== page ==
Reasons Behind the Breaking of the Stalemate on the Western Front
At the start of the war artillery was heavily used, its accuracy wand
effectiveness were poor. There were no radios at the start, so they
had to operate to a pre arranged plan. In early years of the war
shortages of shells was a problem. But by the end of the war things
had been improved; the shell shortage had been solved by the ministry
of munitions b- also the accuracy was increased - the development of
the 'Creeping Barrage'. And radios were now in use - although
But this alone was not the single factor that broke the Germans. The
biggest problems with artillery remained, the mobility of the guns.
Also the introduction of tanks did not beat the Germans.
At the time tanks were sold to the public as British propaganda - as
their actual effectiveness was exaggerated. Tanks were of limited use;
for one thing they were slow, the first tanks used at the Somme could
only travel at 5km/h. And their mechanical reliability was a problem,
also they were poorly armoured. There were too few available to make a
difference. However at the battle of Cambrai (1917) they did prove
very effective. But they were not a war winning weapon. There had also
been developments in 1918. The Anglo - American new Mark 8 Tanks could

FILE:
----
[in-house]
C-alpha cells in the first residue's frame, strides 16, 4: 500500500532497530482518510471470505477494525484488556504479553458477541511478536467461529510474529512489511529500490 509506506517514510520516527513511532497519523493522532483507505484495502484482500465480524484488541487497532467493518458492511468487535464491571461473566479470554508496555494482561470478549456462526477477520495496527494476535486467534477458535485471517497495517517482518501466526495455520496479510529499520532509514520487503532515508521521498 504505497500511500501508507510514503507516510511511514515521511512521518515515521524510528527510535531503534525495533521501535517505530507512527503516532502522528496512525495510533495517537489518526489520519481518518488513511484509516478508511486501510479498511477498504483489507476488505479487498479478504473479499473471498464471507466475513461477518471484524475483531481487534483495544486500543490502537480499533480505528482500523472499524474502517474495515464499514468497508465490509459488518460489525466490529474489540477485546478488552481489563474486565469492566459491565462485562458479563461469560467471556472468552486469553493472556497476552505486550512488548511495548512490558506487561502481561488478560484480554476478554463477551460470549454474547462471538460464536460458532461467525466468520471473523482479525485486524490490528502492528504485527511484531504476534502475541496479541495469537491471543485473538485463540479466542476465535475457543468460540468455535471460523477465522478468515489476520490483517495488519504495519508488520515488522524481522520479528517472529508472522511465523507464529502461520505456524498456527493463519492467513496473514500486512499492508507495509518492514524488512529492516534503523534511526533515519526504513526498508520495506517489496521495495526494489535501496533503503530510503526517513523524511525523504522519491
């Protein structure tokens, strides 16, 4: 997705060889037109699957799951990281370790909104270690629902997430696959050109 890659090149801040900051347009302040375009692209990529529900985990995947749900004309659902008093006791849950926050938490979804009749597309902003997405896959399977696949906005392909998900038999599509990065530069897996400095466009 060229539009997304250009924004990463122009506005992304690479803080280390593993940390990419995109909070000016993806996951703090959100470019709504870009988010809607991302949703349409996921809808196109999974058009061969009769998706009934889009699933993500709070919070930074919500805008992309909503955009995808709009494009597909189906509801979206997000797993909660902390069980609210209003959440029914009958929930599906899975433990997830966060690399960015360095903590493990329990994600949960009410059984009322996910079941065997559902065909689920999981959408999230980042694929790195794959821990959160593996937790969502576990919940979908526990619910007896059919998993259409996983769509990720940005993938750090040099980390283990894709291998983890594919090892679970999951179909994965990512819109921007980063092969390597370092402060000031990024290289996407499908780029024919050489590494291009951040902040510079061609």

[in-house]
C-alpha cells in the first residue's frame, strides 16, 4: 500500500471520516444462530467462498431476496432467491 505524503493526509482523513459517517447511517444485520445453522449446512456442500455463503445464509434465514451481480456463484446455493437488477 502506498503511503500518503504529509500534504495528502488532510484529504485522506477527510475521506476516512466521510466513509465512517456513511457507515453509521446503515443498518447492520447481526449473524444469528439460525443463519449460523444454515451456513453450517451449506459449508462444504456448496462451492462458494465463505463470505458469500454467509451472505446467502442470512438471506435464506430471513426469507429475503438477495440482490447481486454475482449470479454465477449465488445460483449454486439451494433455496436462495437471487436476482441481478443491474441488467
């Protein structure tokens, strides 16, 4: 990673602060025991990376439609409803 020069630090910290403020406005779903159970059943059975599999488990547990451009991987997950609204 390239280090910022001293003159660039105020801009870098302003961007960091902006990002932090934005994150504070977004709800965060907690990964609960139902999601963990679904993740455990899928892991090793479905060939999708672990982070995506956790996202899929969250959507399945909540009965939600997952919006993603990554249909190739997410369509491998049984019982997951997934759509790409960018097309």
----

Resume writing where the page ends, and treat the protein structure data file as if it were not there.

carry a total of 208 shells, and 13,000 bullets.
Also Aircraft had been improved. By the end of the war the RFC, The
Royal Flying Corps - before the RAF, had developed long range bombers.
They had also invented the interrupter mechanism - which allowed
bullets to be fired in-between propellers. And the top speeds of
aircraft had been doubled. But even so aircraft had performed a
largely supporting role, like reconnaissance, and bombing behind enemy
There was also poison gas, and the machine guns became lighter and
faster. But none of these were significant enough to bring about a
breakthrough in their own right; as rapid mobility was not possible at
THE USENTRY INTO THE WAR:
The United States entered the war comparatively late on 1st April
1917. The US armies impact was limited. For one thing the United
States had a comparatively small standing army. And it was not until
1918 that US troops rived in significant numbers on the Western Front.
Also the high commander in chief, General Pershing, was very in
experienced - his last major assignment was the hunting down of a
Mexican bandit leader. Similarly he was too excessive with his men, be
liked using large amounts of man power. He also refused to allow his
troops to fight under French or British control.
However the overall impact of the US army entering the war was very
significant indeed. For example the economic impact; in the 1st years
of the war the allies and the Germans produced...